J&H McLaren & Co.

J&H McLaren was a British engineering company in Hunslet, Leeds, England, that manufactured traction engines, stationary engines and later, diesel engines.

SuccessorHawker Siddeley
Founded1876 (1876) in Hunslet, England
FoundersJohn McLaren, Henry McLaren
Defunct 1, 1959 (1959-MM-01)
Hunslet, Leeds
  • Traction engines
  • Stationary engines
  • Diesel engines

The company was founded in 1876 by John and Henry McLaren. They had both been apprenticed to Black, Hawthorn & Co of Gateshead, builders of railway locomotive and marine engines. The new Midland Engine Works was situated on Jack Lane in Hunslet, Leeds within sight of many of the great engineering companies of Leeds, e.g. Hudswell Clarke, Hunslet Engine Co. Manning Wardle, John Fowler & Co. and Kitson & Co.

Steam power

The company rapidly developed a range of traction engines, steam rollers, ploughing engines, agricultural implements and stationary engines. One of their forgotten achievements is the invention (see British Patent 763 of 1880) of the traction-centre engine, for driving steam-powered fairground roundabouts. This is often wrongly attributed to Savage of King's Lynn.[1] In the 1890s, McLaren developed a range of vertical triple-expansion engines for the new industry of electricity generation. The zenith of this effort was a pair of 3000 ihp engines for Leeds Corporation’s Whitehall Road Power Station. After the start of the 20th century, the company introduced a tractor for direct haulage and a range of powerful direct-ploughing engines. The largest of these, rated 125 ihp, was fitted with superheater, feedwater heater and fully lagged cylinders. This provided a very efficient engine, which won many awards both at home and abroad. Other minor products were, showmen's engines, crane engines, portable engines, railway locomotives and Darby Steam-Diggers.

McLaren had a good overseas market with over 50% of goods exported. They had local offices in New Zealand, Australia, South Africa, and South America with smaller representation in Hungary, Germany and Italy. The last of the traction engines was exported to South Africa in 1938 and is preserved in Johannesburg.

Diesel power

During the First World War, McLaren inevitably became involved in the war effort. The works were particularly noted for producing a collet chuck for holding shells during turning. For his efforts during the war, John McLaren was knighted, but unfortunately his reward was short-lived, for he died in 1920.

After the First World War, McLaren built a cable-ploughing windlass, initially powered by a Dorman petrol engine but a diesel engine was sought. In 1926 the company entered into an agreement with the German Company Benz to manufacture diesel engines. These were the first automotive-type diesel engines produced in volume in Britain, and as a result were in the forefront of the use of diesel engines for road, rail, and agricultural purposes. Examples include the first diesel-powered railway locomotive, built by Hudswell Clarke in Leeds and powered by a McLaren-built diesel. The first diesel-powered commercial vehicles in Britain were made by Richard Garrett & Sons of Leiston in 1928, and Kerr Stuart of Stoke-on-Trent, again powered by McLaren-built diesels. In addition, McLaren built Britain's first diesel-powered road roller in 1927 using their own engine. A complete range of diesel engines was designed up to around 400 hp and these were very widely used for industrial applications. One particularly successful use was in standby power sets.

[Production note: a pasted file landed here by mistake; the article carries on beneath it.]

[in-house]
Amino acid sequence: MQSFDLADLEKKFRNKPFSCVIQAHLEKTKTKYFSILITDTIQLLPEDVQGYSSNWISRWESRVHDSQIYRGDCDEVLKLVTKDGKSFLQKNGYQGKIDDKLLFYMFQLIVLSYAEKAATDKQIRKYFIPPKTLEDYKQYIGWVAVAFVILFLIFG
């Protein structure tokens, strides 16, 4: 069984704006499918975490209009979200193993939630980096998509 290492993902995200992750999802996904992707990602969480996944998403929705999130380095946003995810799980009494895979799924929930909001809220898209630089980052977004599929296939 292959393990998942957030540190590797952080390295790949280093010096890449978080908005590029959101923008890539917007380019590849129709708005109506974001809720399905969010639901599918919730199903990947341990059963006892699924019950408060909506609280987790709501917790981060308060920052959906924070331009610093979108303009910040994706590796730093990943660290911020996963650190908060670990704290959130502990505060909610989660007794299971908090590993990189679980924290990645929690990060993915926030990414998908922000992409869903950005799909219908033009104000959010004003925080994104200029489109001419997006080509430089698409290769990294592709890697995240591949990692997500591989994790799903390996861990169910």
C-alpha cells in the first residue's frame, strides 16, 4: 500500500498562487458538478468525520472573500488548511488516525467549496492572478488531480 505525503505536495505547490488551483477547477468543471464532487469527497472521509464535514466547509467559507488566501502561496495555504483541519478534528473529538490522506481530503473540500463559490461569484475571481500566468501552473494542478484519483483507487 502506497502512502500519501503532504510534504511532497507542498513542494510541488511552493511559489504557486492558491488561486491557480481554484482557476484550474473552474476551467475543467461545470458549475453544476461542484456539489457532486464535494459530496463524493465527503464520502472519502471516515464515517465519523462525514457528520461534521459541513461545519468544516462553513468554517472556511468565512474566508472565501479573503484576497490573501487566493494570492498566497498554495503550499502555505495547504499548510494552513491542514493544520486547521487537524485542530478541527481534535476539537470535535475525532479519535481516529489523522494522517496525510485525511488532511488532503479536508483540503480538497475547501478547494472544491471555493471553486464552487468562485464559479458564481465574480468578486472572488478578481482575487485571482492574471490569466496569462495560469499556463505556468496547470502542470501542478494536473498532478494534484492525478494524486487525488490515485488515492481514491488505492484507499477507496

In 1943, the business was sold by the family to the Associated British Oil Engine Company and this was initially very successful. A major contract with the USSR for diesel-generator sets resulted in the number of employees increasing tenfold and new buildings acquired. In December 1945, McLaren took over the remains of Kitson & Co. and with it their Airedale Works. McLaren had an arrangement with Petters Limited and some engines were sold under the name Petter-McLaren.[2]


In 1957, the take over of the Brush A.B.O.E. Group by Hawker Siddeley saw the Leeds production facility fade away and the main works closed in January 1959.


  1. Note: Frederick Savage first used a steam engine in the middle of a carousel in 1868, predating this patent by 12 years (see "Engineering Timelines"). This may not have been the original design of 'centre engine', but it was certainly Savage's who were best known for their centre engines. (More research required here!)
  2. "Archived copy". Archived from the original on 29 November 2013. Retrieved 24 October 2008.CS1 maint: archived copy as title (link)

Further reading

  • Pease, J. (2003). The History of J&H McLaren of Leeds. Landmark Publishing, Ashbourne, UK. ISBN 1-84306-105-8.
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